Deism and Atheism

“This argument from lack of expected evidence is strongest against theistic and theistic-in-advance gods, though it does apply to deism to some extent. In the case of a straight deistic god which has no further influence on or interest in us humans, it is indeed moot whether we believe in it.”

Question (sort of) from Jay:
You stated: The atheist position is that there is no available, substantive evidence for the existence of any god. Therefore it’s likely that there isn’t one. (No, it is stil 50/50. Likely, is a biased term)

And the Deist position would be: As a Deist, I know that it cannot be proven nor disproven, that a God does or does not exist, therefore I have the right to choose to believe in one or not. Since at this time, we do not have an answer either way. I simply choose to believe, rather than disbelieve, because I feel that nature, life, the universe, and other sources, are enough to sway me to believe, rather than disbelieve.

Therefore, who cares if you believe or not, it is a moot point. The only thing irrational here, is theism.

Answer:
There is actually a bit of reasoning between the lack of evidence and the statement that there isn’t likely to be a god.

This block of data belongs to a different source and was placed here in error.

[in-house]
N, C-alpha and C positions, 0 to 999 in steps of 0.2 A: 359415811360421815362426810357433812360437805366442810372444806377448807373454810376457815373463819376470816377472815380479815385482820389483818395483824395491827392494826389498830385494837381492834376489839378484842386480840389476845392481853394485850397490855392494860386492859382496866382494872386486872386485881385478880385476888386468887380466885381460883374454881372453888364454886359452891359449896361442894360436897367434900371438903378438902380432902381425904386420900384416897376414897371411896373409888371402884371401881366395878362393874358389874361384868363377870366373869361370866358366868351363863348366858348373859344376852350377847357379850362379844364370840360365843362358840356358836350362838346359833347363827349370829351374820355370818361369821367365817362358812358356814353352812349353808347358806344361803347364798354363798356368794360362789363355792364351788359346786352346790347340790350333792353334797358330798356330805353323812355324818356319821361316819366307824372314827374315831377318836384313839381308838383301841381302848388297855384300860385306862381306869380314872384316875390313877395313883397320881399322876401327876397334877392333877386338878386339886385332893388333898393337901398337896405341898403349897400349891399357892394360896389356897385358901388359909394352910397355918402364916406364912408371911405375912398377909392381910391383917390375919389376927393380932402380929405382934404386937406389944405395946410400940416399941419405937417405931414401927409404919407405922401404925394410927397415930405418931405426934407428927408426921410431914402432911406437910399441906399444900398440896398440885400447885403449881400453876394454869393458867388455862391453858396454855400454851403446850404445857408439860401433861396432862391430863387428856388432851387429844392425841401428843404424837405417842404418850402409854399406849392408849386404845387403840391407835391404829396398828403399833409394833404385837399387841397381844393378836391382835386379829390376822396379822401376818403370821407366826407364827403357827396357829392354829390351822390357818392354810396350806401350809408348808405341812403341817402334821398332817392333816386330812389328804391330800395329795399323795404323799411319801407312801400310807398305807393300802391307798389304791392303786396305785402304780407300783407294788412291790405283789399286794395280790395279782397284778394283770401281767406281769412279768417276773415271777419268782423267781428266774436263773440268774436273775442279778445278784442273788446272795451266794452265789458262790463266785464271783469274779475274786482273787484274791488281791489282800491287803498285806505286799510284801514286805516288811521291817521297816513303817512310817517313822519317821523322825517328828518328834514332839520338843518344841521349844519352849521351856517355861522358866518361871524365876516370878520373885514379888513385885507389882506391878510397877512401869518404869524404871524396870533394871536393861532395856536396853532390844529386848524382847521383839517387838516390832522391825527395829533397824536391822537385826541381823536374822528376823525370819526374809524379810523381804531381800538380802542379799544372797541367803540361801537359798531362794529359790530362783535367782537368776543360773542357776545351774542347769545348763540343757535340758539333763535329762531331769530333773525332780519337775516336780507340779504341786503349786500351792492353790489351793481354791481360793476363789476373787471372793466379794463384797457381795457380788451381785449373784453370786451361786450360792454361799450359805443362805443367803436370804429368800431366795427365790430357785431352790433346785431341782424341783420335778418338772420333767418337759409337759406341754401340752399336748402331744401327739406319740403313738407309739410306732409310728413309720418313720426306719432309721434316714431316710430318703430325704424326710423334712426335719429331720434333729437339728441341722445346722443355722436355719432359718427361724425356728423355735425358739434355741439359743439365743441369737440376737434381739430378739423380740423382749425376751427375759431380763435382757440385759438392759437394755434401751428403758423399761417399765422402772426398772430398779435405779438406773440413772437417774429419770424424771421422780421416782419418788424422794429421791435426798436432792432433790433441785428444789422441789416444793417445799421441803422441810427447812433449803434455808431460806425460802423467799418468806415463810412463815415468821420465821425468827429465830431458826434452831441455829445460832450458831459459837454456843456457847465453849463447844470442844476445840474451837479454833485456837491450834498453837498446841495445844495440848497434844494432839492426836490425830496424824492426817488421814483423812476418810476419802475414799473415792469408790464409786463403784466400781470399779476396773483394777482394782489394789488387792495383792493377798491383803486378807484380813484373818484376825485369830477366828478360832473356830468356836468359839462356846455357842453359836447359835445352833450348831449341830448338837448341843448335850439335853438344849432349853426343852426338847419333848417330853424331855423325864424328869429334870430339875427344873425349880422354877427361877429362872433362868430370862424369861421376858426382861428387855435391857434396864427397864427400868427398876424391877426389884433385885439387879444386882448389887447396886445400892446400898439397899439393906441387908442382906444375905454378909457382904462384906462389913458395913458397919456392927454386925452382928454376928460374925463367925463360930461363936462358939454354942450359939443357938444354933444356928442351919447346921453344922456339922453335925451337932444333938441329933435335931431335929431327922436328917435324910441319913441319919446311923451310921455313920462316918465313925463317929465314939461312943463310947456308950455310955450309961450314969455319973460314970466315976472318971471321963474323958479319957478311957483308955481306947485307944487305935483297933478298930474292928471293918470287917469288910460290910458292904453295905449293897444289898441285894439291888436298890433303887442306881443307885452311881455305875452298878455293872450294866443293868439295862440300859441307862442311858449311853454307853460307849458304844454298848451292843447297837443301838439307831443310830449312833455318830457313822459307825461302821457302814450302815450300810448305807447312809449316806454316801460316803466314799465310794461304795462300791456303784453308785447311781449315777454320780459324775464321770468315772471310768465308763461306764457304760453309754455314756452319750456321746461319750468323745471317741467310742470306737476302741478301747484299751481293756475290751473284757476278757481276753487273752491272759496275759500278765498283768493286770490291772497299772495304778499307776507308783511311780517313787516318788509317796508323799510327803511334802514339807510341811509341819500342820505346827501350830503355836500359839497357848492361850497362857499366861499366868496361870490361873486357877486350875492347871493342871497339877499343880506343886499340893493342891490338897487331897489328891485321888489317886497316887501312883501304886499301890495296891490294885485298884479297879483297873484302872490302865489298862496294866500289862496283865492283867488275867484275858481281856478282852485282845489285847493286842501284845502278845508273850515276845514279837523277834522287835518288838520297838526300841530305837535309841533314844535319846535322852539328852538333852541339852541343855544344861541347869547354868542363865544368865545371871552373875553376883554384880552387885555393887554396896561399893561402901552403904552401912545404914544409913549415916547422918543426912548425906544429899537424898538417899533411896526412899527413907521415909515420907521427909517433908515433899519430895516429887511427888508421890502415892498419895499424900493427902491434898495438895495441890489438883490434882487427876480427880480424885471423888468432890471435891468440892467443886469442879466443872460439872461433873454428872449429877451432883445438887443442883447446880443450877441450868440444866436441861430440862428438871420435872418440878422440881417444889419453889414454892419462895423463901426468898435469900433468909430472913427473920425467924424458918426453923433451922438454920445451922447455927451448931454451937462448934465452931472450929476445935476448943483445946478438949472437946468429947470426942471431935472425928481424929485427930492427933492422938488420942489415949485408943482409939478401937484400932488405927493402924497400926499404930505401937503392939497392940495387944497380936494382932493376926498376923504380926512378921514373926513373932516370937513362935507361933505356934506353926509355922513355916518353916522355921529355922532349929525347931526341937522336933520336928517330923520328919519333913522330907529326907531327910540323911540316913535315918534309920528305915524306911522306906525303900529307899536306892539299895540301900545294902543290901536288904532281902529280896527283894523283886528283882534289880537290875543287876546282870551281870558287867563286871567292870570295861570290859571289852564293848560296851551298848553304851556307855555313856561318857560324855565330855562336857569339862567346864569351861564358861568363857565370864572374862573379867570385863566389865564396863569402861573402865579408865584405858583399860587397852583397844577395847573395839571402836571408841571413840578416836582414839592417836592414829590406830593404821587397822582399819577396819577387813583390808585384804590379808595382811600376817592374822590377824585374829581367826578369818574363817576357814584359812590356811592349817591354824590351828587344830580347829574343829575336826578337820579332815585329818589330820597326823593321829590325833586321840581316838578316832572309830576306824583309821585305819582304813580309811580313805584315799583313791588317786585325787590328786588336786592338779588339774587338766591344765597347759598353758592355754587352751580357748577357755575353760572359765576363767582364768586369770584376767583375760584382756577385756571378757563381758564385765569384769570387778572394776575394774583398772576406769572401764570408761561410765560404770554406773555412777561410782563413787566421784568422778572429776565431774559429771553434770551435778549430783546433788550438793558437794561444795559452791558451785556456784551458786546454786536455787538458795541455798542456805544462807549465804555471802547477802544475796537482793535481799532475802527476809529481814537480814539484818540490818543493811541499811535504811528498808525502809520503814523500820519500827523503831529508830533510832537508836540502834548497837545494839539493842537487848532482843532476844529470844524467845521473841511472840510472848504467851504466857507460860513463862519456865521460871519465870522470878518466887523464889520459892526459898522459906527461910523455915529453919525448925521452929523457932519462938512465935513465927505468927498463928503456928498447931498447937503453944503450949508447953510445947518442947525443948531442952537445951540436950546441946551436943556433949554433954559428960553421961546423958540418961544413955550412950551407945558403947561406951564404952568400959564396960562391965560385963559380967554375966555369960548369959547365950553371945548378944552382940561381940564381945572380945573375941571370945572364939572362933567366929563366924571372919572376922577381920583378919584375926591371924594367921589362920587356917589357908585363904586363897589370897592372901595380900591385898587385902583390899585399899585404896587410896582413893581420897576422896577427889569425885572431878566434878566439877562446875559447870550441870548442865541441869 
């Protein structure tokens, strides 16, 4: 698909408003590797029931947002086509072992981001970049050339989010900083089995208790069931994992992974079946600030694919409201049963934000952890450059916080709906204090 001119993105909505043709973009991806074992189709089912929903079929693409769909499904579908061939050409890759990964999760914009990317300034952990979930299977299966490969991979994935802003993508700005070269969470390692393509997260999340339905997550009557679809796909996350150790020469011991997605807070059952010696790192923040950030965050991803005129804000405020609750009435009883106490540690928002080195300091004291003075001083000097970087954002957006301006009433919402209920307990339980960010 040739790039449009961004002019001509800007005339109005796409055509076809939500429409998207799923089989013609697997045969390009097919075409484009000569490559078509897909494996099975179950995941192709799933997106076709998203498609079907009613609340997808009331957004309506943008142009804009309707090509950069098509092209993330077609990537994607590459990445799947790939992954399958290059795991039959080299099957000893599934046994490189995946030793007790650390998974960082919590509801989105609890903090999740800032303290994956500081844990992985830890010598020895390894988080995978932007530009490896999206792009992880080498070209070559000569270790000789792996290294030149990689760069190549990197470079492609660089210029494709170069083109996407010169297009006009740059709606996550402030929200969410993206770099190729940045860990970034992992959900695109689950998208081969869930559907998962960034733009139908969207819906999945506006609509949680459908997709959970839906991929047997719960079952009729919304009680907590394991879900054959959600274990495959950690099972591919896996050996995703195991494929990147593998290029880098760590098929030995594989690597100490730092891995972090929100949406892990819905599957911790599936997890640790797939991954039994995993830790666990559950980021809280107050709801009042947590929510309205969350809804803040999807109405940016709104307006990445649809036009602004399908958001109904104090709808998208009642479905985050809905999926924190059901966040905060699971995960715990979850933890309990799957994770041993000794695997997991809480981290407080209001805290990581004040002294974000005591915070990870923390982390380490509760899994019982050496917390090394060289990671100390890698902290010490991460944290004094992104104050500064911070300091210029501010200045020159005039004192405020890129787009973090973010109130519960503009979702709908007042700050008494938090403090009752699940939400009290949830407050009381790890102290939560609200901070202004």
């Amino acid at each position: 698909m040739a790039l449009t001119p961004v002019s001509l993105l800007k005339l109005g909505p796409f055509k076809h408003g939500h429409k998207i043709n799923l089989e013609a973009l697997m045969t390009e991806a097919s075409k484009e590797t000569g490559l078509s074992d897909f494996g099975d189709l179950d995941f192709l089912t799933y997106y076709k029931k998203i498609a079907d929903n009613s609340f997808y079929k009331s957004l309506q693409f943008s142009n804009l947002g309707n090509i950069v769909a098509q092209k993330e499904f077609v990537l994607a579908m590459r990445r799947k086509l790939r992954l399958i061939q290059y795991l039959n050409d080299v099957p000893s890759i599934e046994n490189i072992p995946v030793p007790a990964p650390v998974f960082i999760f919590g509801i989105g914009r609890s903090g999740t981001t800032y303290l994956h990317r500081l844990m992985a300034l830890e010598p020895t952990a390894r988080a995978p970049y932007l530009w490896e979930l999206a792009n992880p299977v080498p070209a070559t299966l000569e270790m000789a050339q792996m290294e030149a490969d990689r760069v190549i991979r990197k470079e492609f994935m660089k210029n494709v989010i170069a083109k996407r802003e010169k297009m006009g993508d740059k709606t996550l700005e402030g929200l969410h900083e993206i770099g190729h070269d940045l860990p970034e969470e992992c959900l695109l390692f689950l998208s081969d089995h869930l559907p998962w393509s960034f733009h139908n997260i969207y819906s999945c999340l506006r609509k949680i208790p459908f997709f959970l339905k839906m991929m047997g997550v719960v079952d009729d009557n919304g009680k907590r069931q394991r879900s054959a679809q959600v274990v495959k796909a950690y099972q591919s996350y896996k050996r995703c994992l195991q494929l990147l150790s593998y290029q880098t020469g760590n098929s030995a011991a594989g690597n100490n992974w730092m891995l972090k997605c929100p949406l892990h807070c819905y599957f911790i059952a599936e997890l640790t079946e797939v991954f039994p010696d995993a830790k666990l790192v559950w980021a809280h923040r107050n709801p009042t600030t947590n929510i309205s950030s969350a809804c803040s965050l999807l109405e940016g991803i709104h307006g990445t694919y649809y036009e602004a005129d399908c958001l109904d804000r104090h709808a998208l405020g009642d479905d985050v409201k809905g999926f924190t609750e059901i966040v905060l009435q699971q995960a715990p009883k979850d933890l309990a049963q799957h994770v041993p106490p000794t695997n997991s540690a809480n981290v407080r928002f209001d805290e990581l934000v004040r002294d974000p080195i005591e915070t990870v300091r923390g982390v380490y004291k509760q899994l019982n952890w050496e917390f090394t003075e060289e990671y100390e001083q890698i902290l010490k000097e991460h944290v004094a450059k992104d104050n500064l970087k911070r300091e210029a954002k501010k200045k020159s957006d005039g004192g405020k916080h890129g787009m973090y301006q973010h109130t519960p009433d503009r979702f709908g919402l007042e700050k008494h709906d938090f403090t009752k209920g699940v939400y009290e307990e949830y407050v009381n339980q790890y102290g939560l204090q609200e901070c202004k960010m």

A hypothetical theistic or deistic god created the whole universe, and a theistic god continues to influence it. (Some deists think God planned out world history and people’s lives in great detail, which is a kind of theism-in-advance.) The fingerprints of such a god would be everywhere, obvious and unambiguous. That’s not the case, most obviously because there are so many atheists.

An explanation for this, besides the simple absence of a god, is that the real god is hiding its work. This goes against something which is common to all theistic religions and some deistic ones: the idea that the god desires belief. There are several theological conjectures about why a god that desires belief would be hiding its work regardless (to test us?), but they have to stack up against the simple and ridiculous fact that this hypothetically all-powerful being isn’t getting what it wants.

This argument from lack of expected evidence is strongest against theistic and theistic-in-advance gods, though it does apply to deism to some extent. In the case of a straight deistic god which has no further influence on or interest in us humans, it is indeed moot whether we believe in it.

That said, I’ll reply to your position fairly subjectively. Firstly, I don’t think belief is a choice because we’re either swayed by what we see as evidence or we’re not. Secondly, while I respect your right to believe, nature, life etc. do not sway me that way and I remain an atheist.

SmartLX

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